Nida’a Abu Saleem, a 21-year old student, has described contracting the virus as a “death sentence” adding that: “Being locked in a cage, we thought we were protected, but in fact, one patient is all it takes to put 2 million at risk. We never made a choice to live in a cage, and we should not die in that cage either.”

The revised Pharmafile piece moved the paragraph further down in the article and (interestingly) credited WRMEA with that quote.

WRMEA:

As of this writing, Gaza has 12 confirmed cases. The enclave also lacks sufficient testing kits, with Israel providing just 200 kits in March. At the same time, Israel boasted that its Mossad intelligence service was able to procure 500,000 test kits from undisclosed nation(s).

Pharmafile (original):

The region currently has 12 confirmed cases, but this is expected to be much higher and the number is low due to a lack of testing. Israel has provided Gaza just 200 testing kits while being able to procure 500,000 for themselves from undisclosed nations.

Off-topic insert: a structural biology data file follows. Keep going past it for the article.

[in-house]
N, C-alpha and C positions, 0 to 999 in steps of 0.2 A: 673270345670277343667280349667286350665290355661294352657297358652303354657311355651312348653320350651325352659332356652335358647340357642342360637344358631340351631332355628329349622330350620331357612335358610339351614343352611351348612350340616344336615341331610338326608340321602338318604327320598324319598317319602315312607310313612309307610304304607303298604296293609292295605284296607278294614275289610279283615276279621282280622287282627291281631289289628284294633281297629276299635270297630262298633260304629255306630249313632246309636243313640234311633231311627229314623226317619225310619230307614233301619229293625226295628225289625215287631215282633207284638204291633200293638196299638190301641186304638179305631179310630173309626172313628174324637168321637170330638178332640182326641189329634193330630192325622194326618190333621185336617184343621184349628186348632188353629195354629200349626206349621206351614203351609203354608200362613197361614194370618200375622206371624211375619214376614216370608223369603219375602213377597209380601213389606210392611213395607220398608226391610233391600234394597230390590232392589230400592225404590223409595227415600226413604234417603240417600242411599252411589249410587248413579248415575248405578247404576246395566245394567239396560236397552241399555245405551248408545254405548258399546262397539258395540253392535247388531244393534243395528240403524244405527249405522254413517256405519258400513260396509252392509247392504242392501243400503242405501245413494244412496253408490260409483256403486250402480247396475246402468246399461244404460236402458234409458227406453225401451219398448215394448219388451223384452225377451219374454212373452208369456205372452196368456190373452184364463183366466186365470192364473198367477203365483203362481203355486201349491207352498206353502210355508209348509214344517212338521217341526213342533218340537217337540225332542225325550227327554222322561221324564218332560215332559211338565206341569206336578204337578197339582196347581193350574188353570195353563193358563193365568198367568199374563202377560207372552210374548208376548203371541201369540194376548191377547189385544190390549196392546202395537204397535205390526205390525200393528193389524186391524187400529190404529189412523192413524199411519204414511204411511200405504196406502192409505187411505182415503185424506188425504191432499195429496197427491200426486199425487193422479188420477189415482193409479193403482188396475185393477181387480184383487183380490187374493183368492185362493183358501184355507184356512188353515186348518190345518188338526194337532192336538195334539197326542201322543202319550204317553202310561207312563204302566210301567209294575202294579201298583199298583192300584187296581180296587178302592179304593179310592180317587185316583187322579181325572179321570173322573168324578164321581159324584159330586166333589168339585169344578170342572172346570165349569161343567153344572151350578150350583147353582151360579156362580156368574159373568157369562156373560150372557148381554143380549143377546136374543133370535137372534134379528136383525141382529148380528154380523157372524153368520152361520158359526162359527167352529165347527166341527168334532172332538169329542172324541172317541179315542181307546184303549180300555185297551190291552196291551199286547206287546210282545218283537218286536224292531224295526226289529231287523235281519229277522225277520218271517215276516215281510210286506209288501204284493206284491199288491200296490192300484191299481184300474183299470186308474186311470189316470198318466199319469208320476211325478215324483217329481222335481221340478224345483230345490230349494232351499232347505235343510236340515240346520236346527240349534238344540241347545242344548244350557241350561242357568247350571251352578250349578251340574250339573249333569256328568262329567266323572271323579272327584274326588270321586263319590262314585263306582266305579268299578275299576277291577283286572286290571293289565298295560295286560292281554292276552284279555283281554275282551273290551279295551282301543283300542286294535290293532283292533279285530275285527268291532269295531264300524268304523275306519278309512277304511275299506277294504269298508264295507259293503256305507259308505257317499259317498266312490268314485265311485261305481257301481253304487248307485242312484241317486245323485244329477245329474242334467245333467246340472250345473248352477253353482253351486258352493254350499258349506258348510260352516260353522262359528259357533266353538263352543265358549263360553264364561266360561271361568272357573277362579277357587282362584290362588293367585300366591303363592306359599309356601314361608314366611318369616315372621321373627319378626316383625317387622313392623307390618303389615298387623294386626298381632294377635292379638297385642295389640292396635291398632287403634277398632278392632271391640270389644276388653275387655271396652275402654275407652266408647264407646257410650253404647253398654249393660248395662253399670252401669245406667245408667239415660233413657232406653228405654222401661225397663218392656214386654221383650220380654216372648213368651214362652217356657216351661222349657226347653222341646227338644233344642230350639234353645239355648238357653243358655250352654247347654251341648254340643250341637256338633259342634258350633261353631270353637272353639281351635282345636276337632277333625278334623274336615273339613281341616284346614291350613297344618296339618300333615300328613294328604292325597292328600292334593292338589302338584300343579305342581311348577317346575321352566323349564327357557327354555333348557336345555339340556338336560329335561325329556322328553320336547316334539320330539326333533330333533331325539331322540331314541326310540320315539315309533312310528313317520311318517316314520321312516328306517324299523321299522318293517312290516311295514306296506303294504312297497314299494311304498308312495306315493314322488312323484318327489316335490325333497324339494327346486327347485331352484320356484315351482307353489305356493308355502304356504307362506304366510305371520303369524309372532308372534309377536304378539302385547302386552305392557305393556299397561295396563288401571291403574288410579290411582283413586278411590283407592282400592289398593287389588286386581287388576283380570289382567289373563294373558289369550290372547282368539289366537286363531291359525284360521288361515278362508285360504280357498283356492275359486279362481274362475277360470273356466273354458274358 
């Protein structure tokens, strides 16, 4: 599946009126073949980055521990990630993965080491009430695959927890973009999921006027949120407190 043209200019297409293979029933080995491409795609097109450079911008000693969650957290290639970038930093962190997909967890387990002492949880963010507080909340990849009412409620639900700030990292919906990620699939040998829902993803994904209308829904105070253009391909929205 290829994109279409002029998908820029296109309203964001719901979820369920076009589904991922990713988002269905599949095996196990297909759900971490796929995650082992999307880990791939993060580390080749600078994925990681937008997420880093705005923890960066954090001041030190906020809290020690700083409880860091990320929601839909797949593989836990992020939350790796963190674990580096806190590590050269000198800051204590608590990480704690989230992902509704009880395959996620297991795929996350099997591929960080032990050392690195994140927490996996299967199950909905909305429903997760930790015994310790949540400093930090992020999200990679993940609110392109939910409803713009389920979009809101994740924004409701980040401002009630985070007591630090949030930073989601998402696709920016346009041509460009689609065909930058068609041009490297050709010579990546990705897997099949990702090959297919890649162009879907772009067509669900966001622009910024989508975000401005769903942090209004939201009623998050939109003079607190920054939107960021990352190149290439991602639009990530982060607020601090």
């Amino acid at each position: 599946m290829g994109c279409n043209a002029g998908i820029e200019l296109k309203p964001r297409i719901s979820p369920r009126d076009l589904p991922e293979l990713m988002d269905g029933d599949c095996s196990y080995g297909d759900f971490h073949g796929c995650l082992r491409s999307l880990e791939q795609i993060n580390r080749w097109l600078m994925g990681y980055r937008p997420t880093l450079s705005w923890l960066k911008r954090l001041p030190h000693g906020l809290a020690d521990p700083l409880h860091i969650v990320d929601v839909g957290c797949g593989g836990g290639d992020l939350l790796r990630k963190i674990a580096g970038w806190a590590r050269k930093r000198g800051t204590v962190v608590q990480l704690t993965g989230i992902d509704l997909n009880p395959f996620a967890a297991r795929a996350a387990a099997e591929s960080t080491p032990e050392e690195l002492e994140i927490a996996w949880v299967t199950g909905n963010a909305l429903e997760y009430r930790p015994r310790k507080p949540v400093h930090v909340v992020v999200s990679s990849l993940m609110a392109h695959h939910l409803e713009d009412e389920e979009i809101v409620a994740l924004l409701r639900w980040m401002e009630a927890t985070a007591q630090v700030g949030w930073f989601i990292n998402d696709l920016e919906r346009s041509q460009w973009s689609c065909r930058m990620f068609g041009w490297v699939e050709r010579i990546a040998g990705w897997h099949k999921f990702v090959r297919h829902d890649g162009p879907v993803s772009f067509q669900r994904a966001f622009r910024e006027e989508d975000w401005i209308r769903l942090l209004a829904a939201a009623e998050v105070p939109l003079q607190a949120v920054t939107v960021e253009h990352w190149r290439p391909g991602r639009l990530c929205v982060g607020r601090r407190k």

The new version of the Pharmafile article merely adds additional sources and revises the text somewhat.

WRMEA:

Even before the outbreak of the coronavirus, Gaza was suffering from the lack of medical supplies and medicines, due to the harsh Israeli blockade.

Phramafile (original):

Gaza had already been suffering from a lack of medicinal supplies before the spread of COVID-19. The 13-year Israeli blockade and attacks on Hamas, which often result in civilian casualties, has put the region’s healthcare system on the brink of collapse.

The new version was tweaked to note that it was an Egyptian and Israeli blockade, and acknowledged the internal (PA-Hamas) conflict as a contributing factor.